The risk of developing cancer increases with age. This means that, as cats now enjoy a longer life expectancy through improved veterinary care, the number of animals with cancer has been increasing in recent years. In cats some viral infections may increase the risk of affected cats developing certain types of cancer. In some cats malignant tumours develop at the site of injections, which are most commonly given under the skin on the back of the neck. If you notice any swelling in this area make sure you contact your vet immediately.
The signs of cancer are very variable and depend on the type of tissue cells involved, the site of the cancer and the stage of the disease. Animals with advanced cancers often show weight loss and loss of appetite. If your cat has cancer it may be depressed, vomit, have diarrhoea or constipation or fever. Your pet may also get tired easily because of other effects caused by the cancer, eg anaemia.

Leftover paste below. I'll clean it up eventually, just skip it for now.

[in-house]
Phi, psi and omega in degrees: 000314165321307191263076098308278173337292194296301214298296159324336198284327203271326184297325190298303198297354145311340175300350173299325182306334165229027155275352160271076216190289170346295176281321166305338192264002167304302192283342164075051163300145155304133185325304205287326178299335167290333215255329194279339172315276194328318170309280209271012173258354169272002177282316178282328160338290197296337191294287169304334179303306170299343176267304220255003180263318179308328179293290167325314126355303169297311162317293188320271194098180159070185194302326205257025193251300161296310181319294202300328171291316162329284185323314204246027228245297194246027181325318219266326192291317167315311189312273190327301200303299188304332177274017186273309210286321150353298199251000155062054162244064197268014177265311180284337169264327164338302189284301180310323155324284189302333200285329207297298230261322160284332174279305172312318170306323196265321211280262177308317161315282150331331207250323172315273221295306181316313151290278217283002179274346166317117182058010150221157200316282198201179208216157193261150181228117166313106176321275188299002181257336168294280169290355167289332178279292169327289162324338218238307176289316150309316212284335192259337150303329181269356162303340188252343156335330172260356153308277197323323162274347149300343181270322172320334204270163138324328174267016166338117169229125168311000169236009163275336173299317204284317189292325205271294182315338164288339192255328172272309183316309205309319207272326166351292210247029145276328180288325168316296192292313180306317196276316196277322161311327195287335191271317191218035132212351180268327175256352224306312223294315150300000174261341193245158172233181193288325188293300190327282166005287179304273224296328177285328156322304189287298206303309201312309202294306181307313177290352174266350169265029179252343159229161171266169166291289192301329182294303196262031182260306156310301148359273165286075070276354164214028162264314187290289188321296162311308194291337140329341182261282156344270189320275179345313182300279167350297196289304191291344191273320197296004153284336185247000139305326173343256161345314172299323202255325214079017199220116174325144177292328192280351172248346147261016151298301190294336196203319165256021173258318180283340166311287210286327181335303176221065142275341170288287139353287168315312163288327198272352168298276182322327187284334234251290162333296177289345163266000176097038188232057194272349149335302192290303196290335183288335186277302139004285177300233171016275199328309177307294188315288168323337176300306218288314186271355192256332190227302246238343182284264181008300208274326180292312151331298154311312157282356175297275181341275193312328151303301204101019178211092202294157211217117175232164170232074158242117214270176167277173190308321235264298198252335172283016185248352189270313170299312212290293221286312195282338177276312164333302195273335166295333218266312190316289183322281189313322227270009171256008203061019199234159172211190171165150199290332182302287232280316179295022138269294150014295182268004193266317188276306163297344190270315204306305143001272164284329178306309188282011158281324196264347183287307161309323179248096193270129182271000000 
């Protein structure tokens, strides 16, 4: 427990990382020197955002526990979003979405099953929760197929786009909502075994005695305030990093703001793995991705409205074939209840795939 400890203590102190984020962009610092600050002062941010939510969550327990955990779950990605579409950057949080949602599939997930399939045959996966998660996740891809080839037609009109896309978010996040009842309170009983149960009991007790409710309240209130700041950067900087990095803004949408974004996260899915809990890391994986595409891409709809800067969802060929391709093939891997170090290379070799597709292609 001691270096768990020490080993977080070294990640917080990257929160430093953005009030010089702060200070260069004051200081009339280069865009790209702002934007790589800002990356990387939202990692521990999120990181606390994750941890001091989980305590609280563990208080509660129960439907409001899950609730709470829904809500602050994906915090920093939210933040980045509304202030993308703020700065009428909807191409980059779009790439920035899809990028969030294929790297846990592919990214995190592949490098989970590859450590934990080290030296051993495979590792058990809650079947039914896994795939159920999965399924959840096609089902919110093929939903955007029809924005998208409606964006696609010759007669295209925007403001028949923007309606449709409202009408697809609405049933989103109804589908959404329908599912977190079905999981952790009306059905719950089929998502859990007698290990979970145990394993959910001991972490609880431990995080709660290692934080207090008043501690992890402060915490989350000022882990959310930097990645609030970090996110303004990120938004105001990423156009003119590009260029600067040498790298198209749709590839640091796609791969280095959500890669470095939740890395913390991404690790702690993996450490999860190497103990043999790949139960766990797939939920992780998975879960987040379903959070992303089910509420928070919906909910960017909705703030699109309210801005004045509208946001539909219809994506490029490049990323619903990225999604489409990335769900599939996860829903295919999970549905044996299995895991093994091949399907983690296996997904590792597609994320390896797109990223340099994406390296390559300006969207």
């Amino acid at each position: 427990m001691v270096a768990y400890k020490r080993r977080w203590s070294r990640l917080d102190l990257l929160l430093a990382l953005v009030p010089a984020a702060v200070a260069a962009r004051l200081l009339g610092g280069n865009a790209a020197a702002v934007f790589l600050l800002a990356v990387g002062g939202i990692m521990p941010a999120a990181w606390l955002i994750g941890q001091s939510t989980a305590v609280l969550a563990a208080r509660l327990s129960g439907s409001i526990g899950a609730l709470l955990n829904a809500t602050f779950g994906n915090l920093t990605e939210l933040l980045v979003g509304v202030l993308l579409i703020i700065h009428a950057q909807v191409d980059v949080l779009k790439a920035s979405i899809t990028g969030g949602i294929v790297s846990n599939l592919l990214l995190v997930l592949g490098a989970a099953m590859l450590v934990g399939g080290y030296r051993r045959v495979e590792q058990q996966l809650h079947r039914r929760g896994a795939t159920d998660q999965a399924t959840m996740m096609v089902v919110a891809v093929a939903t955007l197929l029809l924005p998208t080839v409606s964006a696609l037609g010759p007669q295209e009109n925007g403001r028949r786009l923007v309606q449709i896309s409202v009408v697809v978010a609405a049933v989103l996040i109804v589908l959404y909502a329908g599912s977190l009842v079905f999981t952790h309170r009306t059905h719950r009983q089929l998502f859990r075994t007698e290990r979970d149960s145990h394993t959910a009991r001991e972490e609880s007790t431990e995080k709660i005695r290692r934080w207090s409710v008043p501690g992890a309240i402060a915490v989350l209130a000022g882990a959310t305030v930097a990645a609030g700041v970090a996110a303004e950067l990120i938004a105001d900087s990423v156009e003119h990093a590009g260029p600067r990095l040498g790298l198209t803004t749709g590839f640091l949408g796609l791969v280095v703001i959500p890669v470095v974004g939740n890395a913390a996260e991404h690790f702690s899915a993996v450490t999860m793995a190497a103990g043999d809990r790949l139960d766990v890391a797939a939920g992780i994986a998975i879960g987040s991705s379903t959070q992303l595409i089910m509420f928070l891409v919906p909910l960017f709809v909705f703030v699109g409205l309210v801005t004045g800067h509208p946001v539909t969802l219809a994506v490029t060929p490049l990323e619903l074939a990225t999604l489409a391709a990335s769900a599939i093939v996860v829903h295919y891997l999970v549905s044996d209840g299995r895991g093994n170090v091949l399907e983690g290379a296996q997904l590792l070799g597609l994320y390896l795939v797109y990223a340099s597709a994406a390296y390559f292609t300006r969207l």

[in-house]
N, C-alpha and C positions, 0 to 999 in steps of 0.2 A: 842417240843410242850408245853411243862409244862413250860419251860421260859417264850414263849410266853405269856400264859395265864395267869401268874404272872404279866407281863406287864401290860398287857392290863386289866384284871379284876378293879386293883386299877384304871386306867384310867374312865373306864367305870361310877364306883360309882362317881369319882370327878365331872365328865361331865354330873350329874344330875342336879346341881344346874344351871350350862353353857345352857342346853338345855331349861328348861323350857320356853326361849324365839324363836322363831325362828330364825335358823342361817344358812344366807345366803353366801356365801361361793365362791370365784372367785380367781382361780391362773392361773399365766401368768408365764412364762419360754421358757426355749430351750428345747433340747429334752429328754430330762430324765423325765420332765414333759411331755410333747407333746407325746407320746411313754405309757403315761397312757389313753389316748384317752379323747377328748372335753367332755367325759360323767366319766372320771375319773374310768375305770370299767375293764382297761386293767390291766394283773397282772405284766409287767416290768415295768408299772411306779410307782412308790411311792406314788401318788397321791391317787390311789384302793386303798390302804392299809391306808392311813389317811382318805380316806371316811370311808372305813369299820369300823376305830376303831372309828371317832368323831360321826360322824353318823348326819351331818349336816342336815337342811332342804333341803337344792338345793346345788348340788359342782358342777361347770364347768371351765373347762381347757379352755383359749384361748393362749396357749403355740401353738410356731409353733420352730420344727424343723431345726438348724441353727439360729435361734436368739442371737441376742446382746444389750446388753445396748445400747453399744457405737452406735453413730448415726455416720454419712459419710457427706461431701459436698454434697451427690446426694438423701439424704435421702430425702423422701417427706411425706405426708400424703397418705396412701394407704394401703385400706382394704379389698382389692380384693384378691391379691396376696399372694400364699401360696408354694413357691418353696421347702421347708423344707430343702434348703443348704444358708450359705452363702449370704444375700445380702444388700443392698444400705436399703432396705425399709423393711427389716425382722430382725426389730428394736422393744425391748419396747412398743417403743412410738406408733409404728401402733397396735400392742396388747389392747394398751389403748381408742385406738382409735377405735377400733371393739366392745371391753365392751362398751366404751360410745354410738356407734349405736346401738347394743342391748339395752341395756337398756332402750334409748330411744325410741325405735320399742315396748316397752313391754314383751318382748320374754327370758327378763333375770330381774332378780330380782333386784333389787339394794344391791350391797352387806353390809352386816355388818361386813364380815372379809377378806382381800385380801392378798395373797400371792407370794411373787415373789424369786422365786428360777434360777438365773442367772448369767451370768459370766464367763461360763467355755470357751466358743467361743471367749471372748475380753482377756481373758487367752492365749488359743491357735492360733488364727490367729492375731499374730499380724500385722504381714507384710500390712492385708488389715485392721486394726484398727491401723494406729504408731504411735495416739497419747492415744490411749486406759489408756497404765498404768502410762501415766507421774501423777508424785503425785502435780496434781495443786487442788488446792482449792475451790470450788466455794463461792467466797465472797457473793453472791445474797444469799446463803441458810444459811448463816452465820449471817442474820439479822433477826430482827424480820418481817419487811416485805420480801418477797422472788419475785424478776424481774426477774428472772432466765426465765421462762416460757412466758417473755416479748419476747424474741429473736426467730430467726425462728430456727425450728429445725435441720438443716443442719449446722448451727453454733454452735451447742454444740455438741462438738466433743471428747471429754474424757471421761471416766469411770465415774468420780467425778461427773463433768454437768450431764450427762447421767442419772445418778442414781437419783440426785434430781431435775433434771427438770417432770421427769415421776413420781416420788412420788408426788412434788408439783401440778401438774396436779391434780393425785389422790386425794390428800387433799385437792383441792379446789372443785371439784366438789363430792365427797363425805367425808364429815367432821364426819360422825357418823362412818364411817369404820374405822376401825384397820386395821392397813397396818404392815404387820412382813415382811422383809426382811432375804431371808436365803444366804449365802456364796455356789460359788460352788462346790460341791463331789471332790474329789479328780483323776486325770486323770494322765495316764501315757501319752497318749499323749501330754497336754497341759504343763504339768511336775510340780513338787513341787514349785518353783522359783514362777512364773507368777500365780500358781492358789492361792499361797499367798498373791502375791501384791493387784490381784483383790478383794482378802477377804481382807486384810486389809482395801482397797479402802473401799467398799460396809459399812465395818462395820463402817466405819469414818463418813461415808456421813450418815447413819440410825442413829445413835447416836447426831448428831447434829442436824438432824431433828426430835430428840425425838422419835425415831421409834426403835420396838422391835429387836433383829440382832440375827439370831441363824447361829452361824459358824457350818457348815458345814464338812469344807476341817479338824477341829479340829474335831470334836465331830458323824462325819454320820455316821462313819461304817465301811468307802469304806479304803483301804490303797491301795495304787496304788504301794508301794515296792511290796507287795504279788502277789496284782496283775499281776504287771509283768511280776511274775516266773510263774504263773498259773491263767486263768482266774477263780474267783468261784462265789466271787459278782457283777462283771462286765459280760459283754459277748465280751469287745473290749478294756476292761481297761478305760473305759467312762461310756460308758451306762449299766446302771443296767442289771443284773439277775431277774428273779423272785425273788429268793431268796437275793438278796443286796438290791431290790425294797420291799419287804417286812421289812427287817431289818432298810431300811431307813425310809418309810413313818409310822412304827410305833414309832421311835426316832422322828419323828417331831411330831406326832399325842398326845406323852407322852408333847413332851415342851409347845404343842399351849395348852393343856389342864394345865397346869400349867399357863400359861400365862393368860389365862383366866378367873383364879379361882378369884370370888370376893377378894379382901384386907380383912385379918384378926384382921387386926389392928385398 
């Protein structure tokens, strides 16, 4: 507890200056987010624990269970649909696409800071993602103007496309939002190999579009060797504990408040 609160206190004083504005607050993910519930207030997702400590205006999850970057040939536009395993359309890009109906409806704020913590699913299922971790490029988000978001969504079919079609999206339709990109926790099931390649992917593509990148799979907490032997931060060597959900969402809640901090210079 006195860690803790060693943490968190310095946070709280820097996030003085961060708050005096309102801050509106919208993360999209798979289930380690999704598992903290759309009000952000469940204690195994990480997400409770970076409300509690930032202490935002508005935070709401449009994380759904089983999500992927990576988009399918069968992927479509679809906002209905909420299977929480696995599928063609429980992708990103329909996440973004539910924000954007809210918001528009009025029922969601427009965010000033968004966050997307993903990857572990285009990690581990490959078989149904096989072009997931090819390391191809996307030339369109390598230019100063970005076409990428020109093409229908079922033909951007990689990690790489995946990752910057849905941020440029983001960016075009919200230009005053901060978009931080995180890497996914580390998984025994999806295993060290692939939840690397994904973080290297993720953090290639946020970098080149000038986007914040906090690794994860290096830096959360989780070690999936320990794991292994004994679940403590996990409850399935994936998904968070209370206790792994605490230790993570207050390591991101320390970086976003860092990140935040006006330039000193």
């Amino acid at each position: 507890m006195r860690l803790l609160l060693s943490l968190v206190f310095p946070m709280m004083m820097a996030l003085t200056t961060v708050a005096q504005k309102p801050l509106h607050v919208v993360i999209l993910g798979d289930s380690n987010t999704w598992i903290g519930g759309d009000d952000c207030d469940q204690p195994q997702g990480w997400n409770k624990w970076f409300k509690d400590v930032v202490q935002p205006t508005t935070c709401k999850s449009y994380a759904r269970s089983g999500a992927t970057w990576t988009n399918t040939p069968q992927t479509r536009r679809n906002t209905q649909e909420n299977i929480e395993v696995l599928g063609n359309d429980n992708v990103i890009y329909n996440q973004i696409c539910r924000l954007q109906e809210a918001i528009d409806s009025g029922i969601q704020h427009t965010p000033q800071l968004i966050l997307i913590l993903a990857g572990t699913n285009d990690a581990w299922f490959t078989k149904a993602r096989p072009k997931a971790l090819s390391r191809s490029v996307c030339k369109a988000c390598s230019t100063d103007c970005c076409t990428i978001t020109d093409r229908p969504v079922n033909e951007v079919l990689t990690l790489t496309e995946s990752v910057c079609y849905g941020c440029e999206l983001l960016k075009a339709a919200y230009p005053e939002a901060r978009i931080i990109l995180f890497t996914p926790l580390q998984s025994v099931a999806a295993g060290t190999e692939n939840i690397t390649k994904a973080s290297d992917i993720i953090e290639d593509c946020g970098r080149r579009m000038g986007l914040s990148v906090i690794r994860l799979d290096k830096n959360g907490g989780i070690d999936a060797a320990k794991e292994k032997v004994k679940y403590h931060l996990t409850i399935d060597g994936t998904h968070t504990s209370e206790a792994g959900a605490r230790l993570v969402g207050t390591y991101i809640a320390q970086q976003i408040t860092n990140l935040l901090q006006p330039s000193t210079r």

The survival chances will depend not only on the type and stage of the disease but also on your pet's general state of health. You should discuss this issue with your own vet so that you can agree between you an appropriate treatment plan for your cat. It is understandable that, faced with a diagnosis of cancer, you will feel frightened about the future for your pet. Discussing your fears with your vet is the very best way to obtain reassurance and an independent assessment that you are doing what is right for your pet.